• DNC: The DNC platform states that the fight against climate change must not leave any community out or behind—including the coal communities.

Coal is an essential part of our energy mix. Eliminating this vital industry would be a costly choice. The Obama Administration has already placed a moratorium on new coal leases for federal lands, and a previous American Action Forum study shows that since President Obama took office, over 180,000 miners have lost their jobs which equates to over $9.7 billion in lost wages. The coal industry contributes nearly $65.7 billion to the national GDP. Over 10 years, the U.S. will see a loss of over $650 billion due to harmful policies and regulations.

Energy Subsidies

  • RNC: The RNC platform states the government should not play favorites among energy producers. “The taxpayers will not soon forget the current Administration’s subsidies to companies that went bankrupt without producing a kilowatt of energy.”
  • DNC: The DNC platform states the tax code must reflect a commitment to a clean energy future by eliminating special tax breaks and subsidies for fossil fuel companies as well as defending and extending tax incentives for energy efficiency and clean energy.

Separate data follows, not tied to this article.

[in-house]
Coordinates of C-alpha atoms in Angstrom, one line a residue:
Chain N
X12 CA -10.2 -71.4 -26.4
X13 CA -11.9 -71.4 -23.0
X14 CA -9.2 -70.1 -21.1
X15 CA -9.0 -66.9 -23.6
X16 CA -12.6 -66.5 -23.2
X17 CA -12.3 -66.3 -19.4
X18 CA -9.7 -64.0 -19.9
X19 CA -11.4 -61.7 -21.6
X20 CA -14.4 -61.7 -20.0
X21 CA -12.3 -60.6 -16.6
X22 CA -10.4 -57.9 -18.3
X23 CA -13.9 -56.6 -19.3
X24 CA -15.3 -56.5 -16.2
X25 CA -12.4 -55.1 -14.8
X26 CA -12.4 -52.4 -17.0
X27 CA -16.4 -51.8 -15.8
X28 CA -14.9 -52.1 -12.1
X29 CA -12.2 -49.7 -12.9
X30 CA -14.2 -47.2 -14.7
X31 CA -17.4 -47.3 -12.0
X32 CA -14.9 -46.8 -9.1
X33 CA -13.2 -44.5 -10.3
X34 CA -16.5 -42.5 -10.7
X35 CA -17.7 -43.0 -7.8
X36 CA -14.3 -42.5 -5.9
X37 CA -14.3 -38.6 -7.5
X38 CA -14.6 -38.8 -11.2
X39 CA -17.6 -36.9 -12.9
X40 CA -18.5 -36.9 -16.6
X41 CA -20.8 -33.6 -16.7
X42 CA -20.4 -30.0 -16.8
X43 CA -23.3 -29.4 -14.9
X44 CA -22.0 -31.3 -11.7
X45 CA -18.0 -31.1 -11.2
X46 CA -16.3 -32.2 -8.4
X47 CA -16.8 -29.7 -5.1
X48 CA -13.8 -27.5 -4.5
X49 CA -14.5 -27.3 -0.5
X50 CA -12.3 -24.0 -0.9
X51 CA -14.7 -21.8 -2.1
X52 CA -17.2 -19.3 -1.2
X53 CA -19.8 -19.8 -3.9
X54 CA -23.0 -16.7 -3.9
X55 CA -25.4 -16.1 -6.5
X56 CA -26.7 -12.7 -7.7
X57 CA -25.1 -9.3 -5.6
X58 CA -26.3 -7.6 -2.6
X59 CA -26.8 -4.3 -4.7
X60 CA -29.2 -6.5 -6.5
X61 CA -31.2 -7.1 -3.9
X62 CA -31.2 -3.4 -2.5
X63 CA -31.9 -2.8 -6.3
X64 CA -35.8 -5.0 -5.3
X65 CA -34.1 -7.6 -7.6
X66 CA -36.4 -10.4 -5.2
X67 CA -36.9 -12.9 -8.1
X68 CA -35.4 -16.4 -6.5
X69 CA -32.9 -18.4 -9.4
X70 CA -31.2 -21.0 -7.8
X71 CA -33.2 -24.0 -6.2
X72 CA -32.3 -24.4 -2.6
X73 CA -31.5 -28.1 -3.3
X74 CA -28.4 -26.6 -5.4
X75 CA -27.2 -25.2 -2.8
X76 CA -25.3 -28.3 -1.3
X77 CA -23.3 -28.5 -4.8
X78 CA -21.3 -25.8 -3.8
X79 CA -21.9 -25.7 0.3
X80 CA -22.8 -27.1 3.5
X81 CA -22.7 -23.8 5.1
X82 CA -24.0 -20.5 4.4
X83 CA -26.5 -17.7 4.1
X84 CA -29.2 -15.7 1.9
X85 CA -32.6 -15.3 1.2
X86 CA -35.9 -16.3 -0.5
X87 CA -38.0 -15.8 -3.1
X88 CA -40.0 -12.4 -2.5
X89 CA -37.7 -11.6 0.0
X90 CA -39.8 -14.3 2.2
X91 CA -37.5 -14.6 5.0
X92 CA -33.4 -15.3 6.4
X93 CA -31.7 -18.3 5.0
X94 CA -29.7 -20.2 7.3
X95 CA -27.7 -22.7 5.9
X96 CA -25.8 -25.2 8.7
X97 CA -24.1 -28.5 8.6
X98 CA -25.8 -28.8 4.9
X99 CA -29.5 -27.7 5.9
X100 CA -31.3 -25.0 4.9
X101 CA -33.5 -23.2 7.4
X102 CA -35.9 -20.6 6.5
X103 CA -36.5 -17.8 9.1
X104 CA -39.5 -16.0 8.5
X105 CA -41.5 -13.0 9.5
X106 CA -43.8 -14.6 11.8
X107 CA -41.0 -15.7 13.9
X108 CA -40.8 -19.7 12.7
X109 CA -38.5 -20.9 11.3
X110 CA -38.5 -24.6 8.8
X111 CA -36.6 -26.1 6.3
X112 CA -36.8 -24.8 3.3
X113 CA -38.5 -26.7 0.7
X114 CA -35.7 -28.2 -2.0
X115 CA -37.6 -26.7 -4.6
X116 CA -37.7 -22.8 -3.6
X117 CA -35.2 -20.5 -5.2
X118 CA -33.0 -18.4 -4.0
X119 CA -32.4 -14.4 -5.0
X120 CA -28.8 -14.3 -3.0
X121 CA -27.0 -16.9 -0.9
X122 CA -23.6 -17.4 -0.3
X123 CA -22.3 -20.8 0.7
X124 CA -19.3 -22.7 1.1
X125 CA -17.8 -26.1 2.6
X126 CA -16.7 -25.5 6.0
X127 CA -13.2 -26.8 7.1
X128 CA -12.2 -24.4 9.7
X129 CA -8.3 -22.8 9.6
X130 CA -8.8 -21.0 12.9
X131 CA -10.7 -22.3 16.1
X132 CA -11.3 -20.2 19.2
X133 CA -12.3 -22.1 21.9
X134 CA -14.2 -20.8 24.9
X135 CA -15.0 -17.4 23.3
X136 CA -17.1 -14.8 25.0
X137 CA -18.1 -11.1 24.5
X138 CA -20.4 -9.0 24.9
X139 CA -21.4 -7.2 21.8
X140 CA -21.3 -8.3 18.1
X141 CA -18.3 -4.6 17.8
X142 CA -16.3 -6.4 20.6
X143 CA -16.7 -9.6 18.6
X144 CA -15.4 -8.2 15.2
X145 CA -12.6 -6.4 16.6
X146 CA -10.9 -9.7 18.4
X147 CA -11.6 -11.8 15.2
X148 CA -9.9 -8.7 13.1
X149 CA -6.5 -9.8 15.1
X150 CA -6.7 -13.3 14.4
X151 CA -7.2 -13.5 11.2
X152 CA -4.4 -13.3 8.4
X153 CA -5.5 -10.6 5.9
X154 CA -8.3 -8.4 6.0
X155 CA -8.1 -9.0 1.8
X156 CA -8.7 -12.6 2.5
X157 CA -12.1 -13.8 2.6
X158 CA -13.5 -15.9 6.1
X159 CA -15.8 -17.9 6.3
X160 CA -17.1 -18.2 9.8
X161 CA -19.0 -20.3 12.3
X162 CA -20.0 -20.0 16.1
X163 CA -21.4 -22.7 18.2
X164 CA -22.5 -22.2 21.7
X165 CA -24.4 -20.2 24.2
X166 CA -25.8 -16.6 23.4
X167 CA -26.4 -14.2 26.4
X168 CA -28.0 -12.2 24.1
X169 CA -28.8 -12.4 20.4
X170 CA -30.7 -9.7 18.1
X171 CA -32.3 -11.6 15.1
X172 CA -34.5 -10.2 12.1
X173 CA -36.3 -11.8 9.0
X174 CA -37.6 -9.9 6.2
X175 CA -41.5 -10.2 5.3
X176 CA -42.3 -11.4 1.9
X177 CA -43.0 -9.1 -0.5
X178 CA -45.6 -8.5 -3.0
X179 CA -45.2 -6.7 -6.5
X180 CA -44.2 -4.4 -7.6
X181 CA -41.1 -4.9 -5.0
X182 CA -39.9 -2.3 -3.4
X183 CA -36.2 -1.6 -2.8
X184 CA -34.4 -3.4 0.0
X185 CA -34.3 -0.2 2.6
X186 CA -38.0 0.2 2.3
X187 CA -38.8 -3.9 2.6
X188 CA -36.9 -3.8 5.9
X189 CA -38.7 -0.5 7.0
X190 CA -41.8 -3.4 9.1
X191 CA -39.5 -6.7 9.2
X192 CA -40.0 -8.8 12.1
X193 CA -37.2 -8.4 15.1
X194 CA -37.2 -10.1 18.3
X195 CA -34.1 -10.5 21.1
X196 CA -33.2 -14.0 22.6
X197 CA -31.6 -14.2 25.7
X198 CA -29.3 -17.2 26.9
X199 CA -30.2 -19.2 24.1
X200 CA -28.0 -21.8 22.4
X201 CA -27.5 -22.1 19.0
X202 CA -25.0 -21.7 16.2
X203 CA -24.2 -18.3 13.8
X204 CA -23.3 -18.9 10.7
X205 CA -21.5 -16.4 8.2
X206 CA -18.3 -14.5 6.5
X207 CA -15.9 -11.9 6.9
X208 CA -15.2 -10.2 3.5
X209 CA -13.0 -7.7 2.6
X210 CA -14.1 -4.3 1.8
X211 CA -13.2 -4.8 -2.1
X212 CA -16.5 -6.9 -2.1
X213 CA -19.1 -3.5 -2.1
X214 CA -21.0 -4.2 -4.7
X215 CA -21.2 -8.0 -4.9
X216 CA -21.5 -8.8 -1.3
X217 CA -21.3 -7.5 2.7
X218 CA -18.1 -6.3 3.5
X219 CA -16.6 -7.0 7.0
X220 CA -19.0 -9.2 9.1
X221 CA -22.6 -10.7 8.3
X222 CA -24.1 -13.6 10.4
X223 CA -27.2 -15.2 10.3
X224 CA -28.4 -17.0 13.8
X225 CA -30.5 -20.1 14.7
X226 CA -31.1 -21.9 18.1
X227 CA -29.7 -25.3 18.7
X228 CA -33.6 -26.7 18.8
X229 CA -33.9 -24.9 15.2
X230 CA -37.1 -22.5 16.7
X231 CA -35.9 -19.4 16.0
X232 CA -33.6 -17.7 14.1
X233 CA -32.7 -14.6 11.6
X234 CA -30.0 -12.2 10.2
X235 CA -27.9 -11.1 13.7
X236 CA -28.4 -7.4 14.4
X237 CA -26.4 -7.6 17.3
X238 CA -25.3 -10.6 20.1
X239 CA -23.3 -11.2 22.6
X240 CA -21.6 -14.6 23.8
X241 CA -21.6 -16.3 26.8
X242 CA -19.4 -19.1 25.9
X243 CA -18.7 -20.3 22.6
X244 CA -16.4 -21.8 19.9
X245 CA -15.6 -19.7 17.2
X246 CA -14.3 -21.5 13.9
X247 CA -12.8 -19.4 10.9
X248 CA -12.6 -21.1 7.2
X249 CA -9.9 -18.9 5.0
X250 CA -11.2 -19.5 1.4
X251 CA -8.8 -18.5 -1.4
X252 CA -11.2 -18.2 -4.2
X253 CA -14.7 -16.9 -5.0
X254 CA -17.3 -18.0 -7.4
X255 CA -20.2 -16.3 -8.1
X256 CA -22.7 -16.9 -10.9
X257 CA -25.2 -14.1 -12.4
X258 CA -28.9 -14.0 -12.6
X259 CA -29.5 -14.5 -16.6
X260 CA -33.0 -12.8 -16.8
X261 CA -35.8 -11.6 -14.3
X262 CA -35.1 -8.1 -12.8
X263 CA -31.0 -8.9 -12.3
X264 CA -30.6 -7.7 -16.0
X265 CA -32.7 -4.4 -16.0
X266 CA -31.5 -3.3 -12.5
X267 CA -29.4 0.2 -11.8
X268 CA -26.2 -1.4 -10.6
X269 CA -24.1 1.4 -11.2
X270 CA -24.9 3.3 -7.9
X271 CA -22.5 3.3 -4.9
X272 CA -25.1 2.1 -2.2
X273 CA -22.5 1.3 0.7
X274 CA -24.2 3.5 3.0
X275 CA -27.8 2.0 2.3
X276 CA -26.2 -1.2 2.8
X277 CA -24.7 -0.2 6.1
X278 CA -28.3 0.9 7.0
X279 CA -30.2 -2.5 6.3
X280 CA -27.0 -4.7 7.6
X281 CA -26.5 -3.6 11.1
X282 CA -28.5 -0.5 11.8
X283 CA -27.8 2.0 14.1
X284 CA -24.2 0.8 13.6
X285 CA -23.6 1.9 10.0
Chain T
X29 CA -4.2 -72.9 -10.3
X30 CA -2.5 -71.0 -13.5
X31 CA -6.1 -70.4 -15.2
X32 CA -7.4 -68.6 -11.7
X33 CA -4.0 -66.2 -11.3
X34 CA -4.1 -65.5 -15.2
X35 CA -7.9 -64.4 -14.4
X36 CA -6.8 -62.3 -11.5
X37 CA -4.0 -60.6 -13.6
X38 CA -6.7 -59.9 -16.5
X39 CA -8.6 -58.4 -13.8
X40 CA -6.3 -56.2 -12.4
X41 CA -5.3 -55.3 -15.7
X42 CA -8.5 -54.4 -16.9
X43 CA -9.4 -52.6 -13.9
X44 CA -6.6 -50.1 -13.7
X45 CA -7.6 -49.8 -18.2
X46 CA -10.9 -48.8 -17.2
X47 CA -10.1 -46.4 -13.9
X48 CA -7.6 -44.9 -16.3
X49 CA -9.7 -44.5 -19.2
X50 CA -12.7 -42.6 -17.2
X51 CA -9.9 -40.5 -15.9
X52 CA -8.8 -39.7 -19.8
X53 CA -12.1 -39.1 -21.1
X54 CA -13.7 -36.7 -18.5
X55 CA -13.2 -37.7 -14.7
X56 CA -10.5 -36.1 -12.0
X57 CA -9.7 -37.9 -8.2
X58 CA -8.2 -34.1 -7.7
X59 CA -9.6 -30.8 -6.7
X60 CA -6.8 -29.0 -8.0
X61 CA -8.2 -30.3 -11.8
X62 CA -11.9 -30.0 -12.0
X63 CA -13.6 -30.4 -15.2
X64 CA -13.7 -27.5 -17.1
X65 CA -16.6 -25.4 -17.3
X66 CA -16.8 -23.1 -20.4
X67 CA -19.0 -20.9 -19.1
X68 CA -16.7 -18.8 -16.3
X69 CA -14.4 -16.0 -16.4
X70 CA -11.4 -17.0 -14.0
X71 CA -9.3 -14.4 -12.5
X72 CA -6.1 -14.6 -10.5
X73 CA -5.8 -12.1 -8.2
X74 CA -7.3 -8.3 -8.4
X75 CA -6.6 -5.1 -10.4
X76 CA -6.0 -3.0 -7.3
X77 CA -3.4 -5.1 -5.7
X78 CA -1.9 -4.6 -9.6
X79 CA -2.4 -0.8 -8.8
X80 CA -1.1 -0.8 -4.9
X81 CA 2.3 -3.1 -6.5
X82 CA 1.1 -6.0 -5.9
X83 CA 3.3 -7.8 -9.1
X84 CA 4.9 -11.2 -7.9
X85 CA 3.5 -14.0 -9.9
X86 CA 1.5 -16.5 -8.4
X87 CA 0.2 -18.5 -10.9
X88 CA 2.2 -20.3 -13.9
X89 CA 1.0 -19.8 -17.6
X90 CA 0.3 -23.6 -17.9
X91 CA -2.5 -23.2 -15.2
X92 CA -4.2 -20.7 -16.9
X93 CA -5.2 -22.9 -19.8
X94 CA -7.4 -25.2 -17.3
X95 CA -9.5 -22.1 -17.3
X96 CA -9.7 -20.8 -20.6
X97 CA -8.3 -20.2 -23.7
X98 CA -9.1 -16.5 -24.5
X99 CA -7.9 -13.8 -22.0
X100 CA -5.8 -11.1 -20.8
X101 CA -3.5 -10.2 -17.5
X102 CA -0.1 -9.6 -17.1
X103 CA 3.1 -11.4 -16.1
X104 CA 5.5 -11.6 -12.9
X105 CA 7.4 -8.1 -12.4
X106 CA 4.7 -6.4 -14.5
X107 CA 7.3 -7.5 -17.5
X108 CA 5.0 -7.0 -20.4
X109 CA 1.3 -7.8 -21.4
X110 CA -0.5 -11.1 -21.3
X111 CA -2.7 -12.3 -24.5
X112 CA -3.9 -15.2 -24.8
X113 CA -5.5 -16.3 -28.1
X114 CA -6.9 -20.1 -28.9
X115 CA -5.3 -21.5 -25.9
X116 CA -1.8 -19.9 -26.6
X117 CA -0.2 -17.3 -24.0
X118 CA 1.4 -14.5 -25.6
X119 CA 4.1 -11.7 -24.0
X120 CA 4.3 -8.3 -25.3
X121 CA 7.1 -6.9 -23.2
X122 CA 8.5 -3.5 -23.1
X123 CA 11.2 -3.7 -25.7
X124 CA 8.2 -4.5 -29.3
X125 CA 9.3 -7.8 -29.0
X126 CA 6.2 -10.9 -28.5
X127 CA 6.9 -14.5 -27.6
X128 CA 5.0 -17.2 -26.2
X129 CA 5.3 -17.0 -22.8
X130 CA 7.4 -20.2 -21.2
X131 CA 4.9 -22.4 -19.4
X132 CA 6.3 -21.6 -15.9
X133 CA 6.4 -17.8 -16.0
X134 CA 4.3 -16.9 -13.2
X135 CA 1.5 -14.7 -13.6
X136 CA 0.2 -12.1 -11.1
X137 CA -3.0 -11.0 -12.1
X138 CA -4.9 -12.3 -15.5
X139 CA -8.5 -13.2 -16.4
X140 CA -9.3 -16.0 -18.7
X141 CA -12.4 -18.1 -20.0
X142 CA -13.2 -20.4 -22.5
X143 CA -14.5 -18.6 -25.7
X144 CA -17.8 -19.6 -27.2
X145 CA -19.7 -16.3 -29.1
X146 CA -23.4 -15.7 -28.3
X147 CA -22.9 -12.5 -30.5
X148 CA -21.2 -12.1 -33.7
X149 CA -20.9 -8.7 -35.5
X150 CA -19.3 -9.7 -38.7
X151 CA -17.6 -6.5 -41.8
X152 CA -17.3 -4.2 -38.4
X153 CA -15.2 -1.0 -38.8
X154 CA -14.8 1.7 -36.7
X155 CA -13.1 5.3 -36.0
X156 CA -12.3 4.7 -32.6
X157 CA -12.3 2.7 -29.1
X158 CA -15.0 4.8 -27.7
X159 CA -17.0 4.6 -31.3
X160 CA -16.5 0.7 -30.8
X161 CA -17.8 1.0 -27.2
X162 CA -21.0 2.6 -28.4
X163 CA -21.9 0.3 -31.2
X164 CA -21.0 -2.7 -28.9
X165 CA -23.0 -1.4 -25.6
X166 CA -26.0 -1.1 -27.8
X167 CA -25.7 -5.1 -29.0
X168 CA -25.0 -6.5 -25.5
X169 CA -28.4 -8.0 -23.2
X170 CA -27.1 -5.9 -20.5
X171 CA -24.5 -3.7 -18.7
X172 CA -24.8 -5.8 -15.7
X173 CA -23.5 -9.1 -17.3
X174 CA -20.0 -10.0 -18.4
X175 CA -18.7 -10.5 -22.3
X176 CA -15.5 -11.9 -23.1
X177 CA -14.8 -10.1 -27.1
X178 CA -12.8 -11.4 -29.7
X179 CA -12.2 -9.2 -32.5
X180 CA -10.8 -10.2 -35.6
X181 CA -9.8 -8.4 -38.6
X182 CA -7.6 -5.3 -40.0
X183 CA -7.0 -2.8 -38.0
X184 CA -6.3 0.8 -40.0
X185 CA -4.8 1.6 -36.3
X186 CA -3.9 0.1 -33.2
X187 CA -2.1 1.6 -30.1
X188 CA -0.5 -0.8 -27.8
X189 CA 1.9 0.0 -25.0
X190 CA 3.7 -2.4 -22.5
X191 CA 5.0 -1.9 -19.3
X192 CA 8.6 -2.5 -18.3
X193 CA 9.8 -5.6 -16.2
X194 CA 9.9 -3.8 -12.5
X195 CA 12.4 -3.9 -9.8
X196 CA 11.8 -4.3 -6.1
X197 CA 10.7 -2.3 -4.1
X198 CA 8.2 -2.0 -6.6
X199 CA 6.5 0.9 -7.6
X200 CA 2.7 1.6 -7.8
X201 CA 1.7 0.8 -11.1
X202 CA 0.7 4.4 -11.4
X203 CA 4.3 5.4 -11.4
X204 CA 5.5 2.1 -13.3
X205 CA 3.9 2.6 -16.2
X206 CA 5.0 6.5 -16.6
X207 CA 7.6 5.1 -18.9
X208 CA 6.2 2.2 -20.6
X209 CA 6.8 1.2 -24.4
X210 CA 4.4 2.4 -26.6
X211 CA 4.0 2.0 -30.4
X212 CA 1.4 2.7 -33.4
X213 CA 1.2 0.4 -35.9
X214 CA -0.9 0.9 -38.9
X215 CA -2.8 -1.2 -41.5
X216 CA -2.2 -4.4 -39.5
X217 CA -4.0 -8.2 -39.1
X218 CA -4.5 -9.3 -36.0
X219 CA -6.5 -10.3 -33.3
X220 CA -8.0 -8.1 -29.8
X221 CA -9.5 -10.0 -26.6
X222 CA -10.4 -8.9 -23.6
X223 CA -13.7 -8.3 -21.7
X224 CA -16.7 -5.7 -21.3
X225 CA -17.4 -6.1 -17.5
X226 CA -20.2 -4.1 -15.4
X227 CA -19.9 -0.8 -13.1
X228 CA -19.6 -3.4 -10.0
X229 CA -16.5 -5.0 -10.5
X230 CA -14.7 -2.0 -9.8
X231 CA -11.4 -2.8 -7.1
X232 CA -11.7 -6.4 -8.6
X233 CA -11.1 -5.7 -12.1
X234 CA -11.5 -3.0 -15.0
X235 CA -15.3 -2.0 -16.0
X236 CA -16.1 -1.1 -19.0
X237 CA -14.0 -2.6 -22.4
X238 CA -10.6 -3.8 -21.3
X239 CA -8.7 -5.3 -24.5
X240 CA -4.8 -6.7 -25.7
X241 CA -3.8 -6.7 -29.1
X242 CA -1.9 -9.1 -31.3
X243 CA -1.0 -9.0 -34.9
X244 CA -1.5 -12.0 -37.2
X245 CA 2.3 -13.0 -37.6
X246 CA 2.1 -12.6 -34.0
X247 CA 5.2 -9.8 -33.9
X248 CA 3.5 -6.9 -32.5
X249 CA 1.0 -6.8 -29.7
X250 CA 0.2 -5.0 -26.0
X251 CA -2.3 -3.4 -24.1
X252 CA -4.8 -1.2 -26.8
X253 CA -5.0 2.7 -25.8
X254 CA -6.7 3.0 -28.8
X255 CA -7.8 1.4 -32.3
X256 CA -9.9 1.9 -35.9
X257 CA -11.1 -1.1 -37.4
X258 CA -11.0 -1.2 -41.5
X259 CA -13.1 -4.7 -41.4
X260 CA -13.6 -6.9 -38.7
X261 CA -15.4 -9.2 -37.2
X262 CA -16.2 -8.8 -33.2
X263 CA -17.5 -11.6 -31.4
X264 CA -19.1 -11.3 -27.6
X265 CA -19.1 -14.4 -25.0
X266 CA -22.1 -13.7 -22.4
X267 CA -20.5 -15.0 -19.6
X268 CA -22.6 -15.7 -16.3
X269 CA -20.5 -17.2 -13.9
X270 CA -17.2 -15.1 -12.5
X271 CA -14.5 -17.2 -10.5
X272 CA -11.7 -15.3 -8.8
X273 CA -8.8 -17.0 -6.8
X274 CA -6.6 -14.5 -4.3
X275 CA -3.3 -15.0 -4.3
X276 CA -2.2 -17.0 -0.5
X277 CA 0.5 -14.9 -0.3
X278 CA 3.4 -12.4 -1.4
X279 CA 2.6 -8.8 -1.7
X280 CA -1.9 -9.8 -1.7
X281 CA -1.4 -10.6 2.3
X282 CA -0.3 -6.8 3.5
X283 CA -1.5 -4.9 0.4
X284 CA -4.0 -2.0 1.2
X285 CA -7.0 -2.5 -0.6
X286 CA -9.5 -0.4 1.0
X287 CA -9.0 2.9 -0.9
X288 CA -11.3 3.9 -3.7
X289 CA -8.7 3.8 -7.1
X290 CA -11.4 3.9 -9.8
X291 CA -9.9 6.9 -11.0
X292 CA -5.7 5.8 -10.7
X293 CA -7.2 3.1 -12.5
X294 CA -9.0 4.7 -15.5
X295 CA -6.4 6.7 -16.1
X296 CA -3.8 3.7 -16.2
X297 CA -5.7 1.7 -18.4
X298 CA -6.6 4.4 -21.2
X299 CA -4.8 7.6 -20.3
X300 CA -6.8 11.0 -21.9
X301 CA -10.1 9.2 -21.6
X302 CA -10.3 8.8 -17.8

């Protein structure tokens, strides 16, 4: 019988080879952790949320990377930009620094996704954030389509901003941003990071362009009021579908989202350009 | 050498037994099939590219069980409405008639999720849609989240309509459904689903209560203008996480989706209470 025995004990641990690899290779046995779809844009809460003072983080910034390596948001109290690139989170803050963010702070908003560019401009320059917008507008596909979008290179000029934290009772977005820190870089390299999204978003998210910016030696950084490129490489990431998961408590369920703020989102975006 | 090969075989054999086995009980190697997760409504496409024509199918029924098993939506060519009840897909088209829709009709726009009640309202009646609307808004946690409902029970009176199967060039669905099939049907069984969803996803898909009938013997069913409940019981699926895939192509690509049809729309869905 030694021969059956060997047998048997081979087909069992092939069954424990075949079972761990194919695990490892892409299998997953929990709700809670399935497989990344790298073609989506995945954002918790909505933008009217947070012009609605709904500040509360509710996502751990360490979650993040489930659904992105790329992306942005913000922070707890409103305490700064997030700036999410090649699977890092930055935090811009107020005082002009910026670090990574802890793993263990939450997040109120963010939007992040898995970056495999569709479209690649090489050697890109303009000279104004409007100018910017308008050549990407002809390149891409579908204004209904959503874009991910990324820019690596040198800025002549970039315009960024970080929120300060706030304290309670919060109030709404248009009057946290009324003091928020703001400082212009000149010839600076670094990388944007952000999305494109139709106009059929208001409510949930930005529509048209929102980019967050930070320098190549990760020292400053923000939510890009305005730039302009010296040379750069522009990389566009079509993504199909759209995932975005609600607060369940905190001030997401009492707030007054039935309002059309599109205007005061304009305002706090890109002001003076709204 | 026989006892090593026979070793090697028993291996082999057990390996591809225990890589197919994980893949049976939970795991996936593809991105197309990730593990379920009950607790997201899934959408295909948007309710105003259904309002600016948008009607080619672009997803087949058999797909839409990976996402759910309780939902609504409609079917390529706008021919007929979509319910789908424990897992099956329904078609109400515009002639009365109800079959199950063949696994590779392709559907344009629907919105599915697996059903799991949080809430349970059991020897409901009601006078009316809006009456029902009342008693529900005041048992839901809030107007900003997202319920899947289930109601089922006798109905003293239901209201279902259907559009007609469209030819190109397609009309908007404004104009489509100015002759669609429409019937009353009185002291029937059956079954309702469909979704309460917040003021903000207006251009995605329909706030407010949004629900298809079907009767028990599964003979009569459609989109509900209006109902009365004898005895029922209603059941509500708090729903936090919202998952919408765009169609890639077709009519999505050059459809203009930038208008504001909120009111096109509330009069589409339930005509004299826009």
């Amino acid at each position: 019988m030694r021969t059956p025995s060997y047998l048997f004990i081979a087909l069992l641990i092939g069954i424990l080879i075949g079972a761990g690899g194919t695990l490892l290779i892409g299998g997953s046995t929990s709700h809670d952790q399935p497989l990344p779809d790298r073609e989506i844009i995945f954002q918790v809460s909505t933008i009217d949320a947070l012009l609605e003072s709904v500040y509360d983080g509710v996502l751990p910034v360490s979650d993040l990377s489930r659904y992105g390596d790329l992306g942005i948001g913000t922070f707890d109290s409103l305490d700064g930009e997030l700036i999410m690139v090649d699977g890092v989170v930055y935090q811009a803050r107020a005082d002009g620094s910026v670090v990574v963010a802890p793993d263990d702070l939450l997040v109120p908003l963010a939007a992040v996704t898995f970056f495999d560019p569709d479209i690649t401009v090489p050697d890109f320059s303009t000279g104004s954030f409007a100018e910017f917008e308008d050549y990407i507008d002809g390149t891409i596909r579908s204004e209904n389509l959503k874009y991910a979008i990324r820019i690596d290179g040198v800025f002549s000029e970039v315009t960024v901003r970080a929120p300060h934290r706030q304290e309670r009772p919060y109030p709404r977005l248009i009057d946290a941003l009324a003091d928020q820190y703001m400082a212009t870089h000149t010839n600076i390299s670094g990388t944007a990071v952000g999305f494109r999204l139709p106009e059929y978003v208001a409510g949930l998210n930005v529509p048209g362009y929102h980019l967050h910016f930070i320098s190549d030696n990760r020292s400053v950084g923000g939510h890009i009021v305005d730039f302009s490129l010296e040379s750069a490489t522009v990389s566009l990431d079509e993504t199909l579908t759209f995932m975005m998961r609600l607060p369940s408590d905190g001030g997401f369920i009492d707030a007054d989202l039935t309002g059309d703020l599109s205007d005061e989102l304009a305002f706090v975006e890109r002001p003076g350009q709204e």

Dictating energy markets is an unhealthy and impractical solution to our diverse and growing energy needs. A previous study by the American Action Forum shows the Energy Information Administration’s (EIA) assessment of energy subsidies found in FY 2013 the U.S. government spent $29.2 billion on energy subsidies. Of this, about $3.4 billion (11 percent) went to fossil fuels, $12.6 billion went to renewable energy (43 percent), $1.6 billion went to nuclear power (5 percent), and the rest went to conservation and low-income assistance. Solar and wind power took the lion’s share of subsidies, amounting to 64 percent of all electricity production subsidies, far exceeding other forms of energy in both direct subsidies and tax credits.

Rejecting the Paris Climate Accord:

  • RNC: The platform states “We reject the agendas of both the Kyoto Protocol and the Paris Agreement, which represent only the personal commitments of their signatories.” It goes on to say that the commitment is nonbinding until it is ratified by the Senate.
  • DNC: The DNC platform states they intend to reduce greenhouse gas emissions more than 80 percent below 2005 levels by 2050 as well as meet President Obama’s landmark Paris Agreement pledge.

A previous study conducted by the American Action Forum shows that the agreement does not specify how the U.S. should achieve its proposed targets. If America uses a regulatory approach the burden would be $38-45 billion/year. A market-based mechanism would likely be far cheaper.


The respective party platforms illuminate the issues separating the two parties.  The RNC approach is to allow market incentives to dictate the supplies to the energy grid. In contrast, the heavy regulation and central picking of winners advocated by the DNC will result in substantial economic turmoil by eliminating industries and shuttering job creation and economic growth.